Thailand: Transportation investment
Asia | 8 Feb 2013
A massive programme of investment in Thailand’s infrastructure, designed to enhance international connectivity and competitiveness, is set to be implemented this year amid a renewed commitment to investment and regional development.
The government is lining up 55 projects worth Bt2.27trn ($76.27bn) to be executed by 2020, with Bt100bn ($3.36bn) allocated in the 2013 fiscal year, the local press reported on January 18. The projects come under the government’s long-term development plan, but are being accelerated due to new commitments to investment and regional development, including liberalisation in neighbouring Myanmar, and the roll-out of the ASEAN Economic Community (AEC). The AEC has set a goal of regional economic integration, with the focus on creating a competitive single market integrated both internally and within the global economy.
“The infrastructure development projects are designed to make Thailand the true centre stage of ASEAN,” said Chadchart Sittipunt, the minister of transport. “Under this plan, Bangkok will no longer singly represent Thailand. Major cities will gain greater prominence, thanks to the AEC, which will […] extend regional connectivity.”
The Ministry of Finance is expected to present a plan to Cabinet to borrow Bt2.2bn ($73.91m). If given the green light, 64% of this figure will be allocated to 31 railway projects, 24% to 13 road schemes, 7% to seven water transport projects and 5% to four air transportation development ventures.
The aim of the investments is to improve Thailand’s connectivity with its ASEAN neighbours, boost trade, lower transportation costs, ease existing bottlenecks, and support the growth of the crucial tourism sector. By developing alternatives to road transport, Thailand also hopes to lower its carbon emissions.
Thailand lies at the heart of South-east Asia, a region which has enjoyed strong economic growth in recent years, and has recovered from the global economic crisis considerably more quickly than countries in Europe and North America. As well as the AEC, Thailand is a participant in a number of other regional bodies intended to support growth and integration, including the Bay of Bengal Initiative for Multi-Sectoral Technical and Economic Cooperation and the Ayeyawady-Chao Phraya-Mekong Economic Cooperation Strategy.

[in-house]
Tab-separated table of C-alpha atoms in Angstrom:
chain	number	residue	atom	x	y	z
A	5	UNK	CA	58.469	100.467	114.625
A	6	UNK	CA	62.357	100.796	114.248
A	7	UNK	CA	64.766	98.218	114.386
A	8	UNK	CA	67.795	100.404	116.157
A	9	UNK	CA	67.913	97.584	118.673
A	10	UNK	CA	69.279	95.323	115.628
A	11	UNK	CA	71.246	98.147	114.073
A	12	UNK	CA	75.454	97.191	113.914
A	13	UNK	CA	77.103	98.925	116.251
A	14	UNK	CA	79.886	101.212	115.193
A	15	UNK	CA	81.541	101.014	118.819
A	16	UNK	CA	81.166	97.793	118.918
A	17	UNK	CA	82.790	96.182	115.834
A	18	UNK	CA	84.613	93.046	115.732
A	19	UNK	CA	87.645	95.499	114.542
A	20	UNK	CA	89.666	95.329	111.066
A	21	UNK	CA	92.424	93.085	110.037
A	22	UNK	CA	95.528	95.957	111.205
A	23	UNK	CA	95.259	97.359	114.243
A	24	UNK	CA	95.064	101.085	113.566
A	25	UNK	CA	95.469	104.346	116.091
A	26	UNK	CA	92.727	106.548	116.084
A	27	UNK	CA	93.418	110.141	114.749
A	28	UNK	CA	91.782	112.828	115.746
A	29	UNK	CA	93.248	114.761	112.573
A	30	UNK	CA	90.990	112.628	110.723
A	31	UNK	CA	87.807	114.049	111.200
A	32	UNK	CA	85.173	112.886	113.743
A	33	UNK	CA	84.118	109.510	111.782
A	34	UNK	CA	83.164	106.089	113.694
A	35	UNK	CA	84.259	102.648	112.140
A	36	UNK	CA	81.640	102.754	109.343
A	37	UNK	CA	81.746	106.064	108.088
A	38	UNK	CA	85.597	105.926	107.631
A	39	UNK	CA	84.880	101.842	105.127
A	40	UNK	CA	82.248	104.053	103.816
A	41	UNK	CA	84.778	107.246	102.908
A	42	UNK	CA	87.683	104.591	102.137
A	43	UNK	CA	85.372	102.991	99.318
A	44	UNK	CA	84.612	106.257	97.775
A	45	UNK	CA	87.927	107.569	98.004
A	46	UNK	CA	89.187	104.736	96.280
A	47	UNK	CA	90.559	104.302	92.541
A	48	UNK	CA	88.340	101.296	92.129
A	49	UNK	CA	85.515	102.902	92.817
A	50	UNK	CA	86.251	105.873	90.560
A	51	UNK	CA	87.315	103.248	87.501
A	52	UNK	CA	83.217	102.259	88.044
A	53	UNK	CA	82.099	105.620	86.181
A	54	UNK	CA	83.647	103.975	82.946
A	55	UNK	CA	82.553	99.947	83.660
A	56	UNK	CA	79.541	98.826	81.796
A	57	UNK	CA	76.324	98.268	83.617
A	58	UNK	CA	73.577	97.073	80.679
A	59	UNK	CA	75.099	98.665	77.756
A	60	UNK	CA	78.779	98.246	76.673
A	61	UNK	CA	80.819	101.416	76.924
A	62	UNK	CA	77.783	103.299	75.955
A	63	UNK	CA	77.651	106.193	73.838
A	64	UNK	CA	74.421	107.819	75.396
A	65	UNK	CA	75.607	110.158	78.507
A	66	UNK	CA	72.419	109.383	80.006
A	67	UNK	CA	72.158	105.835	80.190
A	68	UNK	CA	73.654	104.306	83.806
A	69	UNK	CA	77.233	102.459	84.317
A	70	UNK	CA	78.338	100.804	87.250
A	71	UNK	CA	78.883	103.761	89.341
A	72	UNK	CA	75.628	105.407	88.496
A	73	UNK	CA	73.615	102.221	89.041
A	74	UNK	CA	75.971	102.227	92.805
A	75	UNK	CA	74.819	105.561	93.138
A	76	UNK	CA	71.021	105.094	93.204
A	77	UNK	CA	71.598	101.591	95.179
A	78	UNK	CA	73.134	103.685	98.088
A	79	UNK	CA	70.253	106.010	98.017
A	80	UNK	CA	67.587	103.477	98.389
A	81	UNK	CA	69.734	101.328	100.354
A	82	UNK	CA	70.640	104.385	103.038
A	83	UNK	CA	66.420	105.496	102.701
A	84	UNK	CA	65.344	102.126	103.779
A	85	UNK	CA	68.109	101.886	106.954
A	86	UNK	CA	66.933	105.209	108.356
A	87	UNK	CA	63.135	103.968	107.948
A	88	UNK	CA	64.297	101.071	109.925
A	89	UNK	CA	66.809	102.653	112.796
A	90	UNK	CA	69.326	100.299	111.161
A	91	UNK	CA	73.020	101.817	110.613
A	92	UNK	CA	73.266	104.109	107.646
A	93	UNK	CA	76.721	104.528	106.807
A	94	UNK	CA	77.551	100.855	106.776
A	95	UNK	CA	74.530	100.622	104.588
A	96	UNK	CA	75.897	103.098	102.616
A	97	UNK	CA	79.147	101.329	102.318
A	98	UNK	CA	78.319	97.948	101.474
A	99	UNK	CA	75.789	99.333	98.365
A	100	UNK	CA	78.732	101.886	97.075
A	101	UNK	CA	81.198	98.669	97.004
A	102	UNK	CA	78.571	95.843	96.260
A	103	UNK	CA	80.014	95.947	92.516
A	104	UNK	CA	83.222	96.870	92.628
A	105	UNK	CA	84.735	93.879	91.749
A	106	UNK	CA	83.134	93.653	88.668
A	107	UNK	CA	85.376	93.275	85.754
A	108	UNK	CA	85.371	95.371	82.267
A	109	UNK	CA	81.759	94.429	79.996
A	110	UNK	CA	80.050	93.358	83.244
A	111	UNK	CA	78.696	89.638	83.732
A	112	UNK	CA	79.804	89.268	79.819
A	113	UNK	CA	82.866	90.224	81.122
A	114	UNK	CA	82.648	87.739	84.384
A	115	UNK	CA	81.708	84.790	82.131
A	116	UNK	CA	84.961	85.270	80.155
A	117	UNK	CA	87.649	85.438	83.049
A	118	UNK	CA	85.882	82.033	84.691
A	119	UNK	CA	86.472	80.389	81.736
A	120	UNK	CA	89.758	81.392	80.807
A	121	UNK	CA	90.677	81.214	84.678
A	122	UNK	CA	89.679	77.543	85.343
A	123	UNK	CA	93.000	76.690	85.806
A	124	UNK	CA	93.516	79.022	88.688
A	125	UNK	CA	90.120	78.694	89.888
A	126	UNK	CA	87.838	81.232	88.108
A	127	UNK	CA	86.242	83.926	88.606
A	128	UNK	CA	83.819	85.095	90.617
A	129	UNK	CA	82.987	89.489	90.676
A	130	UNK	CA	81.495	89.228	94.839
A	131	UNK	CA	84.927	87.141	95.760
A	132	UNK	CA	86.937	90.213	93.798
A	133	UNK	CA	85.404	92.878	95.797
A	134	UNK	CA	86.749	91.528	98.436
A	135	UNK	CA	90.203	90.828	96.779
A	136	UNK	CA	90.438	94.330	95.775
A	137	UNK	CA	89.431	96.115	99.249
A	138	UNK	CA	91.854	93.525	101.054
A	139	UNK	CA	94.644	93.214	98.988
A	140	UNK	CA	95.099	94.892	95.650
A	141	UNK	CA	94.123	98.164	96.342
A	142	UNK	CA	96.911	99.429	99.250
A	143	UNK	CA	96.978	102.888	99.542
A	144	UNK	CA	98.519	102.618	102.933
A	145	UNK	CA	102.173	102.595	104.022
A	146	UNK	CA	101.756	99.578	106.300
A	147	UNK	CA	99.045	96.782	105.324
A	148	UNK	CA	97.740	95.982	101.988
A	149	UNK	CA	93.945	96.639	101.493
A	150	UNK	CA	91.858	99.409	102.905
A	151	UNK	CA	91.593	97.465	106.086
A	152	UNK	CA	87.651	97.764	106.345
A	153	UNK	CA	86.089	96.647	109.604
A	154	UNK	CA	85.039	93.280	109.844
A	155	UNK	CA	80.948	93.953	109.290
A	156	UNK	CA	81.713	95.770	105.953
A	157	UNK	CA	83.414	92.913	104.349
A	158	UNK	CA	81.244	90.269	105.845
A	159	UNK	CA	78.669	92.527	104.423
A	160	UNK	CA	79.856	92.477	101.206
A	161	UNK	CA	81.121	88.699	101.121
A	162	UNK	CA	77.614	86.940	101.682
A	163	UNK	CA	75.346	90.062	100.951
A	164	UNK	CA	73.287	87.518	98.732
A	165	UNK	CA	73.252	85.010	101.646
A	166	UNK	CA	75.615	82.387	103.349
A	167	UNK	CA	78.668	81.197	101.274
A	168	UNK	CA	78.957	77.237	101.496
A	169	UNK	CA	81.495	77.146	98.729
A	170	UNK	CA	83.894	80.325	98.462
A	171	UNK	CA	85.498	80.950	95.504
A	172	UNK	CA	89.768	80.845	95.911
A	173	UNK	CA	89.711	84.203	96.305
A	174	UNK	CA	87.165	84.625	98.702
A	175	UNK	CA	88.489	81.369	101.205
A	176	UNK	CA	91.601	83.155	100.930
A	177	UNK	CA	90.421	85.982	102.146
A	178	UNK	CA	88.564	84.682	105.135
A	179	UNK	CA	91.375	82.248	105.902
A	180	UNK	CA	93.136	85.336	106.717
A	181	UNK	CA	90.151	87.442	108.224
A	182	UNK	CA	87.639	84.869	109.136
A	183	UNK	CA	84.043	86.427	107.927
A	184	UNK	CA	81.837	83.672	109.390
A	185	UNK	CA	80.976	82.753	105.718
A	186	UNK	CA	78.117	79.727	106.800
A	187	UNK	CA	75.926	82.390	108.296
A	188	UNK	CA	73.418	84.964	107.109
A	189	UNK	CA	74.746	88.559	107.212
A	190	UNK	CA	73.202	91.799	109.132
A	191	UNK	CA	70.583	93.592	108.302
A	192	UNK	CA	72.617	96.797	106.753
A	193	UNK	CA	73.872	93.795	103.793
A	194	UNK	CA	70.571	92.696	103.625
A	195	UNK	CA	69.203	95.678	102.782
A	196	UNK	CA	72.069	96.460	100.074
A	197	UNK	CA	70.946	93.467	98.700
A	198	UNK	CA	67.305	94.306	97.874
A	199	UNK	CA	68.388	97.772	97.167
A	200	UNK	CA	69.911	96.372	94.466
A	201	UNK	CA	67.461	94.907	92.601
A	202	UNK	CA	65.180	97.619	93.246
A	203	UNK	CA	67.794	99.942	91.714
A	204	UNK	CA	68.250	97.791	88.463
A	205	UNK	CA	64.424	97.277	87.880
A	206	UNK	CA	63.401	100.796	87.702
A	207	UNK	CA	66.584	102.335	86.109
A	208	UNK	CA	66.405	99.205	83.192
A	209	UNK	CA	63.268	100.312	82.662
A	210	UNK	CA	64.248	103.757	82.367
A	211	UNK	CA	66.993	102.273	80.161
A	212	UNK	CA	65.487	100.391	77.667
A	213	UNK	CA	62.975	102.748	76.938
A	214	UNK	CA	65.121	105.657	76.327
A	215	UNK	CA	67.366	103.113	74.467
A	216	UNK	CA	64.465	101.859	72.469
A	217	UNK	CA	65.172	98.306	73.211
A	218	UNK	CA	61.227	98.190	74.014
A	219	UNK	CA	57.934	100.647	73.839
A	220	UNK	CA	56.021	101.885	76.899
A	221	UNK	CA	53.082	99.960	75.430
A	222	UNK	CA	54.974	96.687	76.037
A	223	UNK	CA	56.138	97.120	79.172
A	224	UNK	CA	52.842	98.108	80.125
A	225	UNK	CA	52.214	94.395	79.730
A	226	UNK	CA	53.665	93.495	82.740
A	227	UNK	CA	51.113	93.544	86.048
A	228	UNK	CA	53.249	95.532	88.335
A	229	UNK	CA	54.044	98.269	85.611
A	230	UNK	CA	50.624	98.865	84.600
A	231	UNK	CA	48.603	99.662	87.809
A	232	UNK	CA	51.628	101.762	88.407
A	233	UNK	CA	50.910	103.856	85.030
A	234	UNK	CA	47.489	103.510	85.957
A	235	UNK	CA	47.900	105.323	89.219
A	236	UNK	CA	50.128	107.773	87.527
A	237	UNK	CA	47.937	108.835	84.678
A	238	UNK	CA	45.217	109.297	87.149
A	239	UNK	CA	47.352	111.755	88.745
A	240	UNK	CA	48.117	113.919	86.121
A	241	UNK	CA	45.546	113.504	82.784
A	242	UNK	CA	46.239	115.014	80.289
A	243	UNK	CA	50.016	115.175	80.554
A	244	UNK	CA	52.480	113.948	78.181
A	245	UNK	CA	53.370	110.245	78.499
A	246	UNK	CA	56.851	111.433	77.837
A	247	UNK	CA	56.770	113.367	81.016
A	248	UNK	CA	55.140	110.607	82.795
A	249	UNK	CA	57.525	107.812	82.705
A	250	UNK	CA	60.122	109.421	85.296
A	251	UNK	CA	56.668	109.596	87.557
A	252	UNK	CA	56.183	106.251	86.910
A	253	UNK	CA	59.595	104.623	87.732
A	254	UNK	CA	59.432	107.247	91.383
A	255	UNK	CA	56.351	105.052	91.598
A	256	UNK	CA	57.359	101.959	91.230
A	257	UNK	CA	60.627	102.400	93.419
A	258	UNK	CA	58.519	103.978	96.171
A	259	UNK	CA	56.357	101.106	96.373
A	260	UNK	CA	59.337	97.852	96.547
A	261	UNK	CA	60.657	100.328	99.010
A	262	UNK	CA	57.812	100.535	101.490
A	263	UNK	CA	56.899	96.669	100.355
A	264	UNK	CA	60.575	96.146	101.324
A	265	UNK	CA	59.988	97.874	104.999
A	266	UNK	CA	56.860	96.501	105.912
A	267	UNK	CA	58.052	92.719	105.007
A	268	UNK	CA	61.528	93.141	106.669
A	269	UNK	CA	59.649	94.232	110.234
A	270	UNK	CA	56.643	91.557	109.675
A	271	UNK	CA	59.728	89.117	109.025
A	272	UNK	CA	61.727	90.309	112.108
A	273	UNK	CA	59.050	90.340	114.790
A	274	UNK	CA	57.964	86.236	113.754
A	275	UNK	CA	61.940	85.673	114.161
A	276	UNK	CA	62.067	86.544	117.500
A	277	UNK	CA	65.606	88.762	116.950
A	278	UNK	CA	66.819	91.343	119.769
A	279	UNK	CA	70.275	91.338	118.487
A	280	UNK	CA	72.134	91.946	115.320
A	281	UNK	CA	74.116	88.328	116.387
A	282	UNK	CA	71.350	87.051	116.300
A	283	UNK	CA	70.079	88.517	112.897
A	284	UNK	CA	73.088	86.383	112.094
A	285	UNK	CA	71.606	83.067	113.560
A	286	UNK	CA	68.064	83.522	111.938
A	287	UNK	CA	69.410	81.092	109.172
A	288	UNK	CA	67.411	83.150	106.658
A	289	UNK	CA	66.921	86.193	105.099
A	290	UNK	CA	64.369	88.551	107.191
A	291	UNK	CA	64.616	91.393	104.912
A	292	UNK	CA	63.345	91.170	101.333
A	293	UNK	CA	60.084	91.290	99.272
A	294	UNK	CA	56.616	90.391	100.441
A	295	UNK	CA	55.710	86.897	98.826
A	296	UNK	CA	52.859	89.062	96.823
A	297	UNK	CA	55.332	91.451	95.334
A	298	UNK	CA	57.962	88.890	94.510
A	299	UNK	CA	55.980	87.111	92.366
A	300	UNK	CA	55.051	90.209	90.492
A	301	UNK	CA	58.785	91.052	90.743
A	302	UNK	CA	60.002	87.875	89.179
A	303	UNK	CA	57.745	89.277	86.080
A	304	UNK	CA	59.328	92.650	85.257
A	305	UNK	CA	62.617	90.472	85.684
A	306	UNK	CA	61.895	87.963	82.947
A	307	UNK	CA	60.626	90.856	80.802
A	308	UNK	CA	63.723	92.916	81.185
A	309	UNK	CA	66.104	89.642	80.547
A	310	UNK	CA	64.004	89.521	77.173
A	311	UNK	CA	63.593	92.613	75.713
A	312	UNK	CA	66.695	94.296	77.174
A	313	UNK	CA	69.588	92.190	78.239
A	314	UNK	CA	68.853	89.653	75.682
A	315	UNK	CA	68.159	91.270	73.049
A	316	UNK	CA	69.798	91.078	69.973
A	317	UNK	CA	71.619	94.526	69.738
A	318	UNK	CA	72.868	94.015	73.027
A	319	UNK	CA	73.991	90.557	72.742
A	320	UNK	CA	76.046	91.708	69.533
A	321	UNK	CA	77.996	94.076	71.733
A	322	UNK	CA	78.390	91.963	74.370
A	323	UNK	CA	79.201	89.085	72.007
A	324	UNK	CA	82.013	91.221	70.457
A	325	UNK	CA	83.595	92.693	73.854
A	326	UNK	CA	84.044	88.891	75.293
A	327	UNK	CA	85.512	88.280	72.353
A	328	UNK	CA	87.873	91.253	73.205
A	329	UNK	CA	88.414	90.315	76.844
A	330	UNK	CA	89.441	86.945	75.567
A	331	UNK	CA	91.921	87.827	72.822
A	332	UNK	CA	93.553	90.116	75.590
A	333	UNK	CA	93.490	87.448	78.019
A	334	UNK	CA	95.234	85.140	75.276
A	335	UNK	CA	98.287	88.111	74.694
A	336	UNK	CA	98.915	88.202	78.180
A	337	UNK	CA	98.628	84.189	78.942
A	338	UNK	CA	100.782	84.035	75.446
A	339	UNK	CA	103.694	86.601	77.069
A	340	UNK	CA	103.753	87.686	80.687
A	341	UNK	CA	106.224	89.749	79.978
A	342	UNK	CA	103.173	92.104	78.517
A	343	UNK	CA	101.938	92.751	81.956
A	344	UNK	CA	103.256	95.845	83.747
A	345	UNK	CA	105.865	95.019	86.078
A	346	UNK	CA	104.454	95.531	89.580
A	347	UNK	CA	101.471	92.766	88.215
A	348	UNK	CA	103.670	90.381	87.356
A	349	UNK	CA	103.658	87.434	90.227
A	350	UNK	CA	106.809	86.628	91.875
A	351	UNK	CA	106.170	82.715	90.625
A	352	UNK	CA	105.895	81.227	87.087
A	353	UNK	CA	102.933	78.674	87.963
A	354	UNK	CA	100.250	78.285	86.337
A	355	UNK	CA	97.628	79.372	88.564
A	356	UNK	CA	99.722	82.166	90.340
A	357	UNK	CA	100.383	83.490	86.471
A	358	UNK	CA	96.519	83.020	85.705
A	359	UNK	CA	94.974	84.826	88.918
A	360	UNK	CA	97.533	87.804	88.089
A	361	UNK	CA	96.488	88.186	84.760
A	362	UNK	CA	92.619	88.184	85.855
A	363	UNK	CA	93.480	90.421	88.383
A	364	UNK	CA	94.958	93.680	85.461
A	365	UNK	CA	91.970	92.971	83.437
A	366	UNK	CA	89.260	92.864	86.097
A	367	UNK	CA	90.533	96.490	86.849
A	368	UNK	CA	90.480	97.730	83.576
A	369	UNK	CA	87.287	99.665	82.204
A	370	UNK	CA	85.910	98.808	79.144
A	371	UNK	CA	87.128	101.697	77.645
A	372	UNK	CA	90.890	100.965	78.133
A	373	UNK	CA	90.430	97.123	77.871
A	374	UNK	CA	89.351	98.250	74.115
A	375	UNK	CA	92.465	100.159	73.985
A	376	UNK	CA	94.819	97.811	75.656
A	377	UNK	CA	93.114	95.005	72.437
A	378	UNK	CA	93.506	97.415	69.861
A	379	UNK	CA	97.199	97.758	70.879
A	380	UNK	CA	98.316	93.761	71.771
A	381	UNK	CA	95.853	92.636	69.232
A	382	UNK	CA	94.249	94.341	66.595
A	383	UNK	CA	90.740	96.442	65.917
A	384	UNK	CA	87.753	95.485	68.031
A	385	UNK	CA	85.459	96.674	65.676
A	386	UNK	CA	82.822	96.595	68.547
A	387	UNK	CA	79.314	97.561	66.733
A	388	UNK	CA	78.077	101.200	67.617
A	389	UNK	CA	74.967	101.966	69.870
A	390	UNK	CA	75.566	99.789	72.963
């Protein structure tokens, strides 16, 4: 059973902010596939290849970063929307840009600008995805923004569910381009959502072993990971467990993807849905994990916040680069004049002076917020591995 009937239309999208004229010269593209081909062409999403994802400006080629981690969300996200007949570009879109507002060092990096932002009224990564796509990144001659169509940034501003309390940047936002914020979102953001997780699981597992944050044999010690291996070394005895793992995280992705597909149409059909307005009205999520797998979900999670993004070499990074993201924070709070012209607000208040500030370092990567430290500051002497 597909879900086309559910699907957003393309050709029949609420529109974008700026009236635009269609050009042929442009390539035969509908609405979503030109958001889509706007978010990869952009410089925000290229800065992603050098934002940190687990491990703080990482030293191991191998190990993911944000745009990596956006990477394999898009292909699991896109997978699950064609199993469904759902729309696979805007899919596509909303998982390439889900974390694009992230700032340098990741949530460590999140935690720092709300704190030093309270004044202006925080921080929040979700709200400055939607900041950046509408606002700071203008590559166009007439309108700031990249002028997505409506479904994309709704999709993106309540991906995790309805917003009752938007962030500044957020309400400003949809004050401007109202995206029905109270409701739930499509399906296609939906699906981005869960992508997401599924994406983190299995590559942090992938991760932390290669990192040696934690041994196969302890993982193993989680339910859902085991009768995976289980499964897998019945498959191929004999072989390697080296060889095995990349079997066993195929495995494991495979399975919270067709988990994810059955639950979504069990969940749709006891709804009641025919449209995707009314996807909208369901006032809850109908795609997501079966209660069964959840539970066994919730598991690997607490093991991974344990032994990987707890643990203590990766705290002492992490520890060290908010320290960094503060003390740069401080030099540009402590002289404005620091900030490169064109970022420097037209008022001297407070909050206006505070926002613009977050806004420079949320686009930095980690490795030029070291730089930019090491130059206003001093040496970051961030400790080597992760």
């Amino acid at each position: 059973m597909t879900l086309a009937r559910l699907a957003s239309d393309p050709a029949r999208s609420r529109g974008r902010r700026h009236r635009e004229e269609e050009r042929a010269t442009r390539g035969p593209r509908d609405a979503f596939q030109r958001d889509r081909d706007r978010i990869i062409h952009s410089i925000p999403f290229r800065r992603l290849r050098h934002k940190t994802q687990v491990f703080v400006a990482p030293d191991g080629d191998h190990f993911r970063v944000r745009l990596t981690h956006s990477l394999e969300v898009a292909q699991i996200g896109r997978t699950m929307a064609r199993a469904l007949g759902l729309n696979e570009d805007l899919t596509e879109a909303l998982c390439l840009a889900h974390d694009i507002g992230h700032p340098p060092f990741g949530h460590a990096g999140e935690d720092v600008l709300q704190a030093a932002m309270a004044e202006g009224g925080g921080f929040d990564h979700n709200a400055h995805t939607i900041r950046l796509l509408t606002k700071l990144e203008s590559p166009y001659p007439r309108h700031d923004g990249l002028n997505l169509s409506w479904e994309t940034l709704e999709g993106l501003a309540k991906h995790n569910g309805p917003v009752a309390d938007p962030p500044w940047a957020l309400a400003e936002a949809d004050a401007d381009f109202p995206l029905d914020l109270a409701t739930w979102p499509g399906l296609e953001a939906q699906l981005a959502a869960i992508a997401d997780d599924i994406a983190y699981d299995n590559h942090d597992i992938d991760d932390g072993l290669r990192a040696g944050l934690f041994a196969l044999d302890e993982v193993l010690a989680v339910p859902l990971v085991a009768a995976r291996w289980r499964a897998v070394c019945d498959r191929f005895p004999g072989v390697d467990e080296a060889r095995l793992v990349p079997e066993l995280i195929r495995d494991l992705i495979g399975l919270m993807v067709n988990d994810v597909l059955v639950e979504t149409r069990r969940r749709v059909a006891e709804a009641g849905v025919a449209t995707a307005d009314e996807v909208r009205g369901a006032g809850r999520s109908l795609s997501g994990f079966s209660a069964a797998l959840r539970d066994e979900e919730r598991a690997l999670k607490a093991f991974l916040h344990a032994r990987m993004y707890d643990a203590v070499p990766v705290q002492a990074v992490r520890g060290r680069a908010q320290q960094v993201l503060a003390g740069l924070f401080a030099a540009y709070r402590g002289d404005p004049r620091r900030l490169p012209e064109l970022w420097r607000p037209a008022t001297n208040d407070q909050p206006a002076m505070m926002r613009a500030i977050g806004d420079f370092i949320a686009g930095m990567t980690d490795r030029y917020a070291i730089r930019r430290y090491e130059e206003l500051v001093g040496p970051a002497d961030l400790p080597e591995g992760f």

Important transportation corridors that are likely to be the focus of infrastructure investment include the Southern Economic Corridor (from Bangkok to Phnom Penh in Cambodia and Ho Chi Minh City in Vietnam) and the North-South Economic Corridor (linking Thailand with Laos, Myanmar and China, and terminating in the Chinese city of Kunming).
Chandchart said that he aimed to increase the use of railways from a 12% share of the transport sector to 40%, and four high-speed rail projects worth Bt900bn ($30.24bn) will be among the first to be rolled out under the plans. However, the government is not only committing money, it is also looking to restructure the State Railway of Thailand (SRT) to improve services and increase administrative capacity.
Investments in airports will take some of the pressure off Bangkok’s Suvarnabhumi Airport, which currently accounts for 72% of airport arrivals, said Chadchart, who suggested that the airport at Mae Sot, a trading centre on the Myanmar border, could be developed.
While the transportation plans are certainly capital-intensive, the minister said financing would be available through 3% government bonds as well as other revenue streams, and that the economic benefits of transport development would pay off the cost in the longer term. There should also be considerable scope for private investors as well as contractors, as public-private partnerships are expected to account for 14% of the total spent; this proportion could increase, thus lowering the burden on the public purse.
Foreign investors are expected to play a leading role, and Japanese Prime Minister Shinzō Abe has reportedly already expressed interest in Japanese firms’ participating in tenders, particularly for the upcoming high-speed rail projects. Chinese officials have shown strong interest in the rail links to Chiang Mai and Nong Khai, as they will eventually connect to the Chinese network.
With such large investments planned, Thailand has shown a commitment not only to overhauling its own transportation infrastructure but to greater connectivity in the region. However, for the AEC to succeed, new railways and roads need to be partnered with a renewed commitment to freer trade and economic liberalisation, including lowering tariff and non-tariff barriers and legislation restricting foreign investment. Thailand has one of the more liberal economies in the region, but across ASEAN, there is still some way to go before the ideal of an integrated economy open to globalised world markets is achieved.
Topics: Transport & Logistics